Thursday, February 2, 2017

Paradise ponders, shifty grout and hoarfrost edition...

Paradise ponders, shifty grout and hoarfrost edition...  But first, for your amusement, the video at right (try to ignore the fact that it comes from the New York Times).  The subject is very simple: it just shows people standing on a 10 meter (about 33 feet) tall diving tower as they try to work up the courage to dive off.  I couldn't stop watching it!

A few days ago I wrote about my grout project.  It's finished now, and we can use our shower again.  But there's something mighty peculiar about the caulking we're using: it changes color, and quite dramatically.  When it's dry, it's roughly the color of milk chocolate – a rich, dark brown that doesn't match our other grout at all.  When it's been wet for 30 seconds or so, though, something quite dramatic happens: over the course of about 10 seconds it changes to a very pale beige, almost precisely matching our old grout!  So ... while we're taking a shower, the new grout looks great.  After the shower dries out, it looks like someone spilled dark paint onto the patched areas of our grout.  Sigh...

Michelle H. is one of the friends we've made here.  She's also the lady who comes over to clean our house, and she's done many other things to help us when we're on trips or (especially!) while Debbie was injured.  She lives in Paradise, and is an altogether typical resident here: a devout Mormon, mother of eight children, friendly, full of smiles and good cheer, and (very) active in the community.  A few days ago we took her out for lunch at Los Primos (which she loves!), and on the way back home we were admiring the hoarfrost on the trees.  We'd had a freezing fog in the morning, and even the weeds were beautiful.  Michelle called it something else (“frosty fog” or something like that), and I told her that it was actually called hoarfrost.  I wish I had a photo of her face when I said that.  It was obvious from her reaction that she thought I said “whore-frost”, and most Americans would pronounce the two as though they were precise homonyms (there's actually a subtle difference).  It took a little while for us to convince her that we weren't having some fun at her expense! :)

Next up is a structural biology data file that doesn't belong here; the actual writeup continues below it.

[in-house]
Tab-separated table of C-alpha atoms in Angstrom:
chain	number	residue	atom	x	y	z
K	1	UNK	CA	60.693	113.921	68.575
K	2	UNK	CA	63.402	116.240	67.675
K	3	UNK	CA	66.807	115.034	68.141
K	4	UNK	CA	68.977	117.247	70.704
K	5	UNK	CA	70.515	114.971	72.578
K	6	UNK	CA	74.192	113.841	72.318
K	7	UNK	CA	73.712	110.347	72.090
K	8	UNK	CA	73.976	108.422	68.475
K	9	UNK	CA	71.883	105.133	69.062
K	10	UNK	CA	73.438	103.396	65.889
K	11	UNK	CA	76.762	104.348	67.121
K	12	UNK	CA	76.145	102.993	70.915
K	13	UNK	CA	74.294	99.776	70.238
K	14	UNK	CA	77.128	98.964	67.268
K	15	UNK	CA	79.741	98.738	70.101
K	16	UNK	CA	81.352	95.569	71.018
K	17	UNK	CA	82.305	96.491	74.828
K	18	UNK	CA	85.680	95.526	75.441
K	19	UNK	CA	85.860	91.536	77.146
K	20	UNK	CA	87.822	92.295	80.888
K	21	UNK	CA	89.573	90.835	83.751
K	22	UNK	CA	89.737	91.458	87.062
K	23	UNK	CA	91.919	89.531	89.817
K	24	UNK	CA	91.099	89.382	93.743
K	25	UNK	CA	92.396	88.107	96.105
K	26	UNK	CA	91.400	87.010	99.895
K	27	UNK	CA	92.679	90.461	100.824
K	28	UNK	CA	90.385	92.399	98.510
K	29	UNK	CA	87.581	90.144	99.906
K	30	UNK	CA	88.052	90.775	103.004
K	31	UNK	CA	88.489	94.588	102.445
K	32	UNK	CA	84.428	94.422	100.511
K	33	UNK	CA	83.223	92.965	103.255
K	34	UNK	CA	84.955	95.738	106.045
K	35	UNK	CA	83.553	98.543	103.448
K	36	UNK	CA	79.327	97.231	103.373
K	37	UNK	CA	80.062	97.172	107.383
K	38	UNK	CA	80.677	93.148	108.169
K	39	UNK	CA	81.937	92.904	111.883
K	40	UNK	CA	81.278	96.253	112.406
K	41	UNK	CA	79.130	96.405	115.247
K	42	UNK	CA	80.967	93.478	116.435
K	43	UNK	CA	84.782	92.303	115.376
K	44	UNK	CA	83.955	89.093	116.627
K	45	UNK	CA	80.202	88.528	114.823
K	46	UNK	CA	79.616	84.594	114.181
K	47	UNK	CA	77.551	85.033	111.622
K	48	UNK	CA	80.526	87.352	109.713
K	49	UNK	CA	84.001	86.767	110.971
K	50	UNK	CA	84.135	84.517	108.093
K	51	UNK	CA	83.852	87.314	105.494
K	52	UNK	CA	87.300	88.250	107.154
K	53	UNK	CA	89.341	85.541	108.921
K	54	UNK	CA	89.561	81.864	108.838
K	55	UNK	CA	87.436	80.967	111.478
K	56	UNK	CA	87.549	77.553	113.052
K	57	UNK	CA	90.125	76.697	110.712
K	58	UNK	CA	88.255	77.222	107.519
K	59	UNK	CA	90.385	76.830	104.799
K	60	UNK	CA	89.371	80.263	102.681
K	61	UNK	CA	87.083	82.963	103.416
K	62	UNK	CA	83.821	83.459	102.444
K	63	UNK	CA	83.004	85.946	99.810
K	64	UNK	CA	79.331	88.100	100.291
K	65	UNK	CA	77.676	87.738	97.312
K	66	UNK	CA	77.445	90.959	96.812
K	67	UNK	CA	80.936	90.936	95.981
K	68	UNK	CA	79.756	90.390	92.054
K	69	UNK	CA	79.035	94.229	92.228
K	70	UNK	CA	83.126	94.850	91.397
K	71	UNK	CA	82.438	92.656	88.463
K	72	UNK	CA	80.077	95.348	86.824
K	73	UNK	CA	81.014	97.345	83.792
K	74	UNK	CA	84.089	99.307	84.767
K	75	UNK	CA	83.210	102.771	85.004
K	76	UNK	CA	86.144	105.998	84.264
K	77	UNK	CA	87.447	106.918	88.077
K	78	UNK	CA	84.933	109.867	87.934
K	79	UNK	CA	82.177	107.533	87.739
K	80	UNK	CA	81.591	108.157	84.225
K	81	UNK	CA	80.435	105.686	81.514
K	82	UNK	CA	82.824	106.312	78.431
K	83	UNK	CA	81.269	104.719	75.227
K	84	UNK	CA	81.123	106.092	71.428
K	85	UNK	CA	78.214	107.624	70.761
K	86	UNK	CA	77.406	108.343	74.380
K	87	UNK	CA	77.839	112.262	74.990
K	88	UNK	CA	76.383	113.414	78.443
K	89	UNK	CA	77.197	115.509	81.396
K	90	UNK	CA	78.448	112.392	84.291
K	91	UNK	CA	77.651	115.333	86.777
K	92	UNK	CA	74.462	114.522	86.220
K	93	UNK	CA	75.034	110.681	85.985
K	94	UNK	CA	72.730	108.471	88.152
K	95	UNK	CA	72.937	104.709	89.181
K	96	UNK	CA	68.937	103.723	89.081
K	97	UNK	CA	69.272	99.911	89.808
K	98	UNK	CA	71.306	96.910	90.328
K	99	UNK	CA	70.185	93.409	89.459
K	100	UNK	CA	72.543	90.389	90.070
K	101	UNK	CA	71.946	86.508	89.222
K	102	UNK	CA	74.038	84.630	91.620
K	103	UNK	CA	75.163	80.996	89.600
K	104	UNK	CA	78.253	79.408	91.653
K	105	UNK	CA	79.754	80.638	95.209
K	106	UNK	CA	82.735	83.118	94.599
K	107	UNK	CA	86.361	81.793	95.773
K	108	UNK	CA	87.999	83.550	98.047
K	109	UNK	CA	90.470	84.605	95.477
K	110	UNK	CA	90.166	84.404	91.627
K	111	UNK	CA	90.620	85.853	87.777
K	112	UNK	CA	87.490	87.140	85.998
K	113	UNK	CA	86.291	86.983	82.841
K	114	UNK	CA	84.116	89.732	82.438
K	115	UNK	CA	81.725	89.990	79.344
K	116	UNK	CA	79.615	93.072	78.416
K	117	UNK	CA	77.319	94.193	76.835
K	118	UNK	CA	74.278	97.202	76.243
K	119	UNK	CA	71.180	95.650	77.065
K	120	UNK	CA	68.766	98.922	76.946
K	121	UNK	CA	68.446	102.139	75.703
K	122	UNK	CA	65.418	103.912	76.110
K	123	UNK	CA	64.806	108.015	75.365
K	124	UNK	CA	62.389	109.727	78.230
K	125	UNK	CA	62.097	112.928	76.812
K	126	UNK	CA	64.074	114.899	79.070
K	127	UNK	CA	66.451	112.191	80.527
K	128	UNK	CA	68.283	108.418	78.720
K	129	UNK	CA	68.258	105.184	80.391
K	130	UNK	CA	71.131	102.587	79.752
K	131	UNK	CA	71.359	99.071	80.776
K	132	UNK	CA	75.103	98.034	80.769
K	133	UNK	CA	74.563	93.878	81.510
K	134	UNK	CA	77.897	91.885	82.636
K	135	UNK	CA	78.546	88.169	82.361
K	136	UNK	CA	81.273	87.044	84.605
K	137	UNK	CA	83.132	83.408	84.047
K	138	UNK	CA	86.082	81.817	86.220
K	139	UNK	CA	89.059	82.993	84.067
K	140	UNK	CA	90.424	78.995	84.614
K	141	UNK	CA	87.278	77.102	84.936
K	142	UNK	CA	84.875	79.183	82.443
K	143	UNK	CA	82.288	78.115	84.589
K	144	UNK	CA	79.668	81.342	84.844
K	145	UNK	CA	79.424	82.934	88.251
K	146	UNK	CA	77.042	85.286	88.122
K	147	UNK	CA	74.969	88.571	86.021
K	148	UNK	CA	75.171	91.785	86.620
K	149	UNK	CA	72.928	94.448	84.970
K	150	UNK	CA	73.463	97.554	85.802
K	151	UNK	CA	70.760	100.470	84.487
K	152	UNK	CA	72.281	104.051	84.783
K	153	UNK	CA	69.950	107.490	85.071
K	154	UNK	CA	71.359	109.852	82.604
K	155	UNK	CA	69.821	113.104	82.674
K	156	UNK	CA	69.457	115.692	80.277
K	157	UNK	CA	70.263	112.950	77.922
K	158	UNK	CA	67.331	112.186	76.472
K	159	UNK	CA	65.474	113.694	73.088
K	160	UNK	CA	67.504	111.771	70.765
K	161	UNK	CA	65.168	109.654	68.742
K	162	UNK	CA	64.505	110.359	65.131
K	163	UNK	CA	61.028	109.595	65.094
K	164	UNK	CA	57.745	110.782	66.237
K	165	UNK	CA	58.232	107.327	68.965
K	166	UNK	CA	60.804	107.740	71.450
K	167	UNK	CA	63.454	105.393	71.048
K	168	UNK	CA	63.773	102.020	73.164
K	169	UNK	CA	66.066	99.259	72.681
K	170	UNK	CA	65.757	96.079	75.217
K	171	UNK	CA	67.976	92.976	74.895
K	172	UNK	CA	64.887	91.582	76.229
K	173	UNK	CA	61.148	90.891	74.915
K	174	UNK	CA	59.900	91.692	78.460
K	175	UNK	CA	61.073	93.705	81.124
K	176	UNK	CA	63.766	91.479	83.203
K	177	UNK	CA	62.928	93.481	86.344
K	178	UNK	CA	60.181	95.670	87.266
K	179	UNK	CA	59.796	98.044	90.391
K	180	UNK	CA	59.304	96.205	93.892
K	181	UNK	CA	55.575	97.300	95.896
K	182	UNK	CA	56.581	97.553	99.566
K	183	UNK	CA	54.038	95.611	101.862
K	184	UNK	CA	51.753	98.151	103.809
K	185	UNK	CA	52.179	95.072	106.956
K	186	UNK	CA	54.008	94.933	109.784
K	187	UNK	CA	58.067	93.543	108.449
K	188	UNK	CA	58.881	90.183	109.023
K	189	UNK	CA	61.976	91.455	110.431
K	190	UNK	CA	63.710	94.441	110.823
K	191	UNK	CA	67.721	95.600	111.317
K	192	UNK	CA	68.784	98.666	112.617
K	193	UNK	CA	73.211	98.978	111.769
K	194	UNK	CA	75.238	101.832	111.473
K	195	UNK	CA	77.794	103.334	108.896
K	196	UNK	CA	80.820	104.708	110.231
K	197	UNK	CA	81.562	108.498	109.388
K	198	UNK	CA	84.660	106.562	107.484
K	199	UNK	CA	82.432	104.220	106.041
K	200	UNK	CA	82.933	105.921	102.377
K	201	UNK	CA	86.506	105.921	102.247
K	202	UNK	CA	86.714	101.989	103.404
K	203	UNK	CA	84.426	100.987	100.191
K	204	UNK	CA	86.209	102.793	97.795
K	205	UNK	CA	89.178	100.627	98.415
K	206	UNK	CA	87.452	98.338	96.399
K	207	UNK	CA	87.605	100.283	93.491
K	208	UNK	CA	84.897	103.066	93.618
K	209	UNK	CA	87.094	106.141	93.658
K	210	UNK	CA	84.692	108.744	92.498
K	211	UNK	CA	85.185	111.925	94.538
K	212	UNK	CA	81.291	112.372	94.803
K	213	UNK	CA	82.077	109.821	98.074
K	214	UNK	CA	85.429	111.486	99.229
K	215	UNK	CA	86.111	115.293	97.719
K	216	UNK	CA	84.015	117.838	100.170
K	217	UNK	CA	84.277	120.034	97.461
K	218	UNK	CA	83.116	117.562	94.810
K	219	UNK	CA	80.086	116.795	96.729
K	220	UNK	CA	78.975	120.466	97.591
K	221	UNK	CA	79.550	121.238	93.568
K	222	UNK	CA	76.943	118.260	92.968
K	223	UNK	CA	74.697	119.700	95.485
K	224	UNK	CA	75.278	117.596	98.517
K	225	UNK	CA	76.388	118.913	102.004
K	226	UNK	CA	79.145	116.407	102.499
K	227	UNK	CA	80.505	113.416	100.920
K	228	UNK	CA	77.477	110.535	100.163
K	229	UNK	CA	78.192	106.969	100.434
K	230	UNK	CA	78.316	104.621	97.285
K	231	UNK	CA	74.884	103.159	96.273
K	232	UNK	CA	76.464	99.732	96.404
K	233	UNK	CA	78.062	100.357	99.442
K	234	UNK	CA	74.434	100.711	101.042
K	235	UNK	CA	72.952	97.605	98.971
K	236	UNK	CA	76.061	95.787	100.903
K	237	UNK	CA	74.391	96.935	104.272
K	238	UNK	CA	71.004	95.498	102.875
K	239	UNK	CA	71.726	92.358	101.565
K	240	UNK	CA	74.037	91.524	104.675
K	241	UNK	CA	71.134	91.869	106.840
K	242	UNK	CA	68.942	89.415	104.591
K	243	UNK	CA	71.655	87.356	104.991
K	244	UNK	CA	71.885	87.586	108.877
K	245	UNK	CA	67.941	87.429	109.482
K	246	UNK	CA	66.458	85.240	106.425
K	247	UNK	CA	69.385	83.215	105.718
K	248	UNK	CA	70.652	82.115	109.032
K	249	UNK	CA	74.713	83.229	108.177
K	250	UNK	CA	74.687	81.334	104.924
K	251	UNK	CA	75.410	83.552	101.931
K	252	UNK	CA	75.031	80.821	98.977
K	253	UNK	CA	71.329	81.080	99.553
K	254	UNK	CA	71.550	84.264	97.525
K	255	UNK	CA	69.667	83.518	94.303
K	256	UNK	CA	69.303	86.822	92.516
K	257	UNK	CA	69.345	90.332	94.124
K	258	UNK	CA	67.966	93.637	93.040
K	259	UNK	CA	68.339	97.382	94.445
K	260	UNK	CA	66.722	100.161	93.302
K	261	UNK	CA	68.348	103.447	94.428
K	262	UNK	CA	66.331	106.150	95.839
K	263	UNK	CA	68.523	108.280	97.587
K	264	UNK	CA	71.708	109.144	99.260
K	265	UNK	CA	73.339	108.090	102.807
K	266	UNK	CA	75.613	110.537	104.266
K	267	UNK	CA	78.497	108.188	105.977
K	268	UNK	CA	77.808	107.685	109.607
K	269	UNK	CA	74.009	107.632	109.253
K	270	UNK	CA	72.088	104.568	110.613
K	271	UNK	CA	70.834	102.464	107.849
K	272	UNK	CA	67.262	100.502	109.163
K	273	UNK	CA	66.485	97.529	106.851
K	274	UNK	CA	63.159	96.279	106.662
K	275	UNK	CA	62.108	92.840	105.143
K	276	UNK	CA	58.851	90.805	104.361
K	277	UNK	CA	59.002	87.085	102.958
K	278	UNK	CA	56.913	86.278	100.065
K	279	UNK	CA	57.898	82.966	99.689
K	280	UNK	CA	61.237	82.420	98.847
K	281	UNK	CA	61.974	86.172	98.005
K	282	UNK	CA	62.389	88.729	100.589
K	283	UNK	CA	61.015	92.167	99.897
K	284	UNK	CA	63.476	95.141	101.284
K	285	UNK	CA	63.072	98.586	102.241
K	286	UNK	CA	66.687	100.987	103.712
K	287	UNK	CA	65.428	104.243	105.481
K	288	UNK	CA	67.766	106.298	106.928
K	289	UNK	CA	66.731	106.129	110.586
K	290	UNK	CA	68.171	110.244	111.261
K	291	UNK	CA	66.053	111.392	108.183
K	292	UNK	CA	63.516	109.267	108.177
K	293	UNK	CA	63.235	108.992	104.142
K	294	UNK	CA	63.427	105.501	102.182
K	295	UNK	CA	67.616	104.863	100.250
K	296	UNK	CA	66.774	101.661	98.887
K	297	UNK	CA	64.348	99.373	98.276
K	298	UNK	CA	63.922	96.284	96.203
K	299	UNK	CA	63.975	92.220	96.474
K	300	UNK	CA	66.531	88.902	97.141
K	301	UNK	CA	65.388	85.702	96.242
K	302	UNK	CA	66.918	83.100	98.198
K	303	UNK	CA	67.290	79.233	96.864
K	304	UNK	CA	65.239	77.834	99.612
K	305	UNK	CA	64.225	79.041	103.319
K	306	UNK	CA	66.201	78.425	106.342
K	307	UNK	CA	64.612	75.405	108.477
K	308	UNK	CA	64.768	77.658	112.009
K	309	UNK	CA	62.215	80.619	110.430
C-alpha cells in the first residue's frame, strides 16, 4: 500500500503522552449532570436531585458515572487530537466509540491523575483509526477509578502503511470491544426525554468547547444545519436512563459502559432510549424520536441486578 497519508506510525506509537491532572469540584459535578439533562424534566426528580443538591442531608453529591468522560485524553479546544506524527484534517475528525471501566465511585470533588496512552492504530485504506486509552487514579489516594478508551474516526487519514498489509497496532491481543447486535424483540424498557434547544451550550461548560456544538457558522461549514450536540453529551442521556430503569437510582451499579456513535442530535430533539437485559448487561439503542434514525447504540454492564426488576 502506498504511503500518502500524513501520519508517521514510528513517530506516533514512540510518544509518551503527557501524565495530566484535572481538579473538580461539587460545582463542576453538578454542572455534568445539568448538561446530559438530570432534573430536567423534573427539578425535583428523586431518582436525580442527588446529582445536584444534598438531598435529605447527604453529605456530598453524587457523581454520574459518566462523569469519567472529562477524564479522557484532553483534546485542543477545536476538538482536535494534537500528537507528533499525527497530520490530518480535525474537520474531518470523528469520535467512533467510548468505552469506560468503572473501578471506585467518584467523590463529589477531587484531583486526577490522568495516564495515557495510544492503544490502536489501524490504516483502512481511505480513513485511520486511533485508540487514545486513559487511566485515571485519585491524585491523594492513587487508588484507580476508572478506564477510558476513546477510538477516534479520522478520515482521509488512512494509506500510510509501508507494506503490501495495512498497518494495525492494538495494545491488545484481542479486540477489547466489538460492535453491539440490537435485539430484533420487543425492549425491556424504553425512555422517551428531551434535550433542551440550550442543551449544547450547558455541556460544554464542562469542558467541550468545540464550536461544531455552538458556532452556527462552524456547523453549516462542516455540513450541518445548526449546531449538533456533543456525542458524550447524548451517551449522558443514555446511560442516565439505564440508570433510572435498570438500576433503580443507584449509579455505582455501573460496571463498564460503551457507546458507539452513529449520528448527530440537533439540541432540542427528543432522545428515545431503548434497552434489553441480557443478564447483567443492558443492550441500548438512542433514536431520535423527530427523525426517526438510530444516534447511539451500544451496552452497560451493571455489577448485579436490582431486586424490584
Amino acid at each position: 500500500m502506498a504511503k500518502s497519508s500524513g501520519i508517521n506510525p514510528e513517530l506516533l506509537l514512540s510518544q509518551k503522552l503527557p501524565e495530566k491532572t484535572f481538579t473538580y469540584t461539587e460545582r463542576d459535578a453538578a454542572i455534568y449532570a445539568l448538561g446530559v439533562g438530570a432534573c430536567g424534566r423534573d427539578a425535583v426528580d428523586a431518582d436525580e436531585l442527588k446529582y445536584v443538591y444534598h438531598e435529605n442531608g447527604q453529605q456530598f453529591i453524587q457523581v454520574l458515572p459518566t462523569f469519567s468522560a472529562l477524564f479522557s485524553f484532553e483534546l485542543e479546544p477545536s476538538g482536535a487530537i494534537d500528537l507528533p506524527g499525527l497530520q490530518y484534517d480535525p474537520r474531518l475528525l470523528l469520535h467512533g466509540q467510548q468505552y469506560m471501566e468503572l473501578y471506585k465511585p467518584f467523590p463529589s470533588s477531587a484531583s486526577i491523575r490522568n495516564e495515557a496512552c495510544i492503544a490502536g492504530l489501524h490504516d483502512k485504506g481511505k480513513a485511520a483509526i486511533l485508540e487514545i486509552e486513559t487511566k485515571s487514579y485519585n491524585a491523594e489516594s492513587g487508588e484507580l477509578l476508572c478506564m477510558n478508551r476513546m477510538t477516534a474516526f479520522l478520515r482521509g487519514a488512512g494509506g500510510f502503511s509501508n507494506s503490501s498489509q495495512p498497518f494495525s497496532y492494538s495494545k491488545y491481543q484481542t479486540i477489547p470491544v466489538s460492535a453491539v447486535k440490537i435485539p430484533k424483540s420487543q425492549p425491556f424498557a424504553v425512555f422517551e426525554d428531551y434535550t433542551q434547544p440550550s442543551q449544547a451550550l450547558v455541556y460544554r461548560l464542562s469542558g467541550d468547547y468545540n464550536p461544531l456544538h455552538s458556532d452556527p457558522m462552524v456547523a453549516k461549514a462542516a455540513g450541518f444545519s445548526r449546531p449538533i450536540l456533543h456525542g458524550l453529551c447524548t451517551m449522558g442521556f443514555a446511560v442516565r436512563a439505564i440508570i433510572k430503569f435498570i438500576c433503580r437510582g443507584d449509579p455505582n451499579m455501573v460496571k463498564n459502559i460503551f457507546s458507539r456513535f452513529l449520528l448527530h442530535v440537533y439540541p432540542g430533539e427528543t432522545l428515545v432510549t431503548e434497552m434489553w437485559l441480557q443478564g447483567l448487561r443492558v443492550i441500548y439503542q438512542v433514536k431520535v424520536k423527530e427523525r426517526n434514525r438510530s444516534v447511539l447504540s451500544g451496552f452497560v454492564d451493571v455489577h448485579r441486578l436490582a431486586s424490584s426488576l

A few days later, she was in our house while I was unpacking a tool I'd received in the mail.  She asked me what it was, and I replied (with the truth): it's a nut-cracker.  Once again, that face! :)  The tool I bought looks exactly like those at right.  Michelle only recovered her equanimity after I explained what the tool was actually for – splitting nuts that had become corroded onto a bolt.  Oh, poor sheltered Michelle, exposed to a couple of outsiders like us!

Our forecast has five days of snow in the next seven days, but none of the probabilities are high, nor are the forecast amounts large.  Better yet: for four days starting tomorrow, we're supposed to have temperatures well above freezing for most of the day – and on two of those days, we have rain in the forecast.  Oh, that would be lovely to have enough rain to melt down a substantial part of the snow mountains we have all over our place!

Yesterday while we were out gallivanting amongst the wildlife, someone came by our driveway and moved two of the largest snow piles I'd made so that we had better visibility when trying to leave our driveway.  We spotted that as we pulled back into our driveway.  Even around here, surrounded by the nicest people on the planet, that's still a very nice thing for someone to do.  I couldn't tell who did it; all I could figure out (from the tracks) is that whoever did it had a very large piece of equipment indeed – those tire tracks were about 30" wide!  A little later in the day I was taking our trash can out to the highway, and I saw the person who was doing the nice driveway-fixing – he was working on my neighbor's driveway across the highway.  I went over to find out who it was and to thank him, and discovered that it was a county employee!  He was actually assigned to do this work, as a way of reducing accidents by enabling people to see as they pull out of their driveway.  He was working his way along the entire length of State Highway 165, clearing everybody's driveway.  What an eminently sensible thing to do!  I've lived in California so long that I basically never expect the local governments to do anything sensible, so seeing it happen here is still always surprising...

No comments:

Post a Comment